Today, Key West is one of the 30 coalition warships assigned to Naval Forces Central Command and is actively participating in Tomahawk Land Attack Missile (TLAM) attacks on Iraq. Targets have included command and control facilities, earlywarning radar sites and Surface-to-Surface Missile (SSM) systems. Key West is armed with the most sophisticated Mark-48 anti-submarine torpedoes, plus Harpoon and Tomahawk missiles. The submarine carries a crew of 130 men and is attached to Submarine Squadron 3.
British naval support helicopters from RNAS Yeovilton have been playing a key role in keeping the front line troops in Iraq supplied, and also in defending them from attacks by Saddam's fanatics.
The Sea King 'copters of 845 Naval Air Squadron have been transporting Royal Marines, their rations and equipment in from Royal Navy ships loitering in the northern Gulf.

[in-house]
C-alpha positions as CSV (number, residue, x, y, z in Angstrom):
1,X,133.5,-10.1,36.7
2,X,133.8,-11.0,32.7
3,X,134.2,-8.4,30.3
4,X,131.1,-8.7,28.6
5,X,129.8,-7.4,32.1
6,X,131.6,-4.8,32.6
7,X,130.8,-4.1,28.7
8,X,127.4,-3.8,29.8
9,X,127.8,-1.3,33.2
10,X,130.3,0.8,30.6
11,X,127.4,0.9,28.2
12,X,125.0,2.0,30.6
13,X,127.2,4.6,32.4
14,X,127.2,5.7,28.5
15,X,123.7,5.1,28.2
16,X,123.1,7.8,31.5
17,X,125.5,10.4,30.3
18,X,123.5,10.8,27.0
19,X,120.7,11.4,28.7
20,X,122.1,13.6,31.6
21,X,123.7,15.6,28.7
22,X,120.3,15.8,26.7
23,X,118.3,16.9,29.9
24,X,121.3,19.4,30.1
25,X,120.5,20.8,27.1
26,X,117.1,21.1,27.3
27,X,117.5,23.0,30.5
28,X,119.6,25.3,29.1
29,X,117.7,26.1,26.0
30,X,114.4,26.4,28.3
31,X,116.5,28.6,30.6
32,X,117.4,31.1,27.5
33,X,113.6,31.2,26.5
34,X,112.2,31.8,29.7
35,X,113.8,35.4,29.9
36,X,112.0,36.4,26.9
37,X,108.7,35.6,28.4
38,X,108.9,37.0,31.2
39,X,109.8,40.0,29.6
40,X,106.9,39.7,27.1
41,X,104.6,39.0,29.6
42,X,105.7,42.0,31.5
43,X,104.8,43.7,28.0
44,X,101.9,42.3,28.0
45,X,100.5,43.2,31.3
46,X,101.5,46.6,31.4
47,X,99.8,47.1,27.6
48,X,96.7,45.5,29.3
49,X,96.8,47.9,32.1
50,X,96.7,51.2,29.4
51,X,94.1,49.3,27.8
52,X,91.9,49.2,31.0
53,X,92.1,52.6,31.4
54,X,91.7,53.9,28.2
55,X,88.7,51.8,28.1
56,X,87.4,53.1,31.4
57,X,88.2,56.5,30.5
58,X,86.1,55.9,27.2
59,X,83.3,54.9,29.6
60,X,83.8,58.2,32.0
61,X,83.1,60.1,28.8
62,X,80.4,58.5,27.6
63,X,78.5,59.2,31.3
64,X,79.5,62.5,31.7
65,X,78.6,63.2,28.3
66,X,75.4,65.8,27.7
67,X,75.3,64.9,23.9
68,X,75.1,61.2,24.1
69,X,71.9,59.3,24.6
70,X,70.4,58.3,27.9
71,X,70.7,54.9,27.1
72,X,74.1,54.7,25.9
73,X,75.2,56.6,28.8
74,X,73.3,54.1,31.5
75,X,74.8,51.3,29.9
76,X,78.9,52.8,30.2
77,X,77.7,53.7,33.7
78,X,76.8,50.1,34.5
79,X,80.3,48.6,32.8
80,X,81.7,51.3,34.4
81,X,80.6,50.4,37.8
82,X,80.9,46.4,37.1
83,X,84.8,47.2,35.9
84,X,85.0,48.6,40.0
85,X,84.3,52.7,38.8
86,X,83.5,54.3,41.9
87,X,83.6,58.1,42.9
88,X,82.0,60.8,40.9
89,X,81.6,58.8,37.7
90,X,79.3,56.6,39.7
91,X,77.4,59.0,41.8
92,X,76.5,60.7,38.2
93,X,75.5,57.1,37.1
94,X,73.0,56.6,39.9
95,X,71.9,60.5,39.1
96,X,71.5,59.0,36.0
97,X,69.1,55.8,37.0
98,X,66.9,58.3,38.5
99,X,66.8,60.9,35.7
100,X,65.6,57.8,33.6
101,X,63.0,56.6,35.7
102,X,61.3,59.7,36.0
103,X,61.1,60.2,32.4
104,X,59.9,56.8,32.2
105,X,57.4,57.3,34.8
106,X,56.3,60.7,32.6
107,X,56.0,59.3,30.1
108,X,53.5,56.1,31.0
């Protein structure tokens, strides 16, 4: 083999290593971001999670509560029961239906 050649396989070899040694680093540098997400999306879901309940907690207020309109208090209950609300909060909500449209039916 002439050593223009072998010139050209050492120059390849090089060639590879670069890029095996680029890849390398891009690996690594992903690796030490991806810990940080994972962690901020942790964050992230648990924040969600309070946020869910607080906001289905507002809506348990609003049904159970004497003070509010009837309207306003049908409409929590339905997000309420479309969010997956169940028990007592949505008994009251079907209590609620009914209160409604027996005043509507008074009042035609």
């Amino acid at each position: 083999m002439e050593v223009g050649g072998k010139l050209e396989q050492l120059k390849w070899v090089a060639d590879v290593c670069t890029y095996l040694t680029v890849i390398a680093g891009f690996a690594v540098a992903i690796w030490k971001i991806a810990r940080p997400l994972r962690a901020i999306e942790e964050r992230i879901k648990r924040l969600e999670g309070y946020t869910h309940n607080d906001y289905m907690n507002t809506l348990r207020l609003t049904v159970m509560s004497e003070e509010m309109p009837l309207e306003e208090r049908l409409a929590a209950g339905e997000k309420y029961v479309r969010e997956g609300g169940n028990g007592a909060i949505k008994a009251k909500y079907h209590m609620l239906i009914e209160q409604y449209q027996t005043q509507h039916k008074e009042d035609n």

Meanwhile the Gazelle reconnaissance helicopters of 847 NAS have been hovering above the battlefield, in an attempt to spot developing attacks by Iraqi irregulars and Republican Guard forces.
In at least one incident, the Lynx tank-busting helicopters of 847 NAS thwarted an Iraqi armoured thrust.
The enemy attack, against Royal Marines who have secured the vital port of Umm Qasr and the alFaw Peninsula, aimed to prevent the Allies from bringing in reinforcements, military supplies and humanitarian aid via a captured container port.
Royal Marines from 40 Commando on patrol in the alFaw Peninsula. Photo: Royal Navy.
The pilot of one tank-busting Lynx later said: "One tank that we engaged swung its main gun barrel 'round to target us, but we managed to get him before he got us."
Aside from hostile action, the biggest challenge faced by the RNAS Yeovilton air squadrons is the extreme Gulf climate.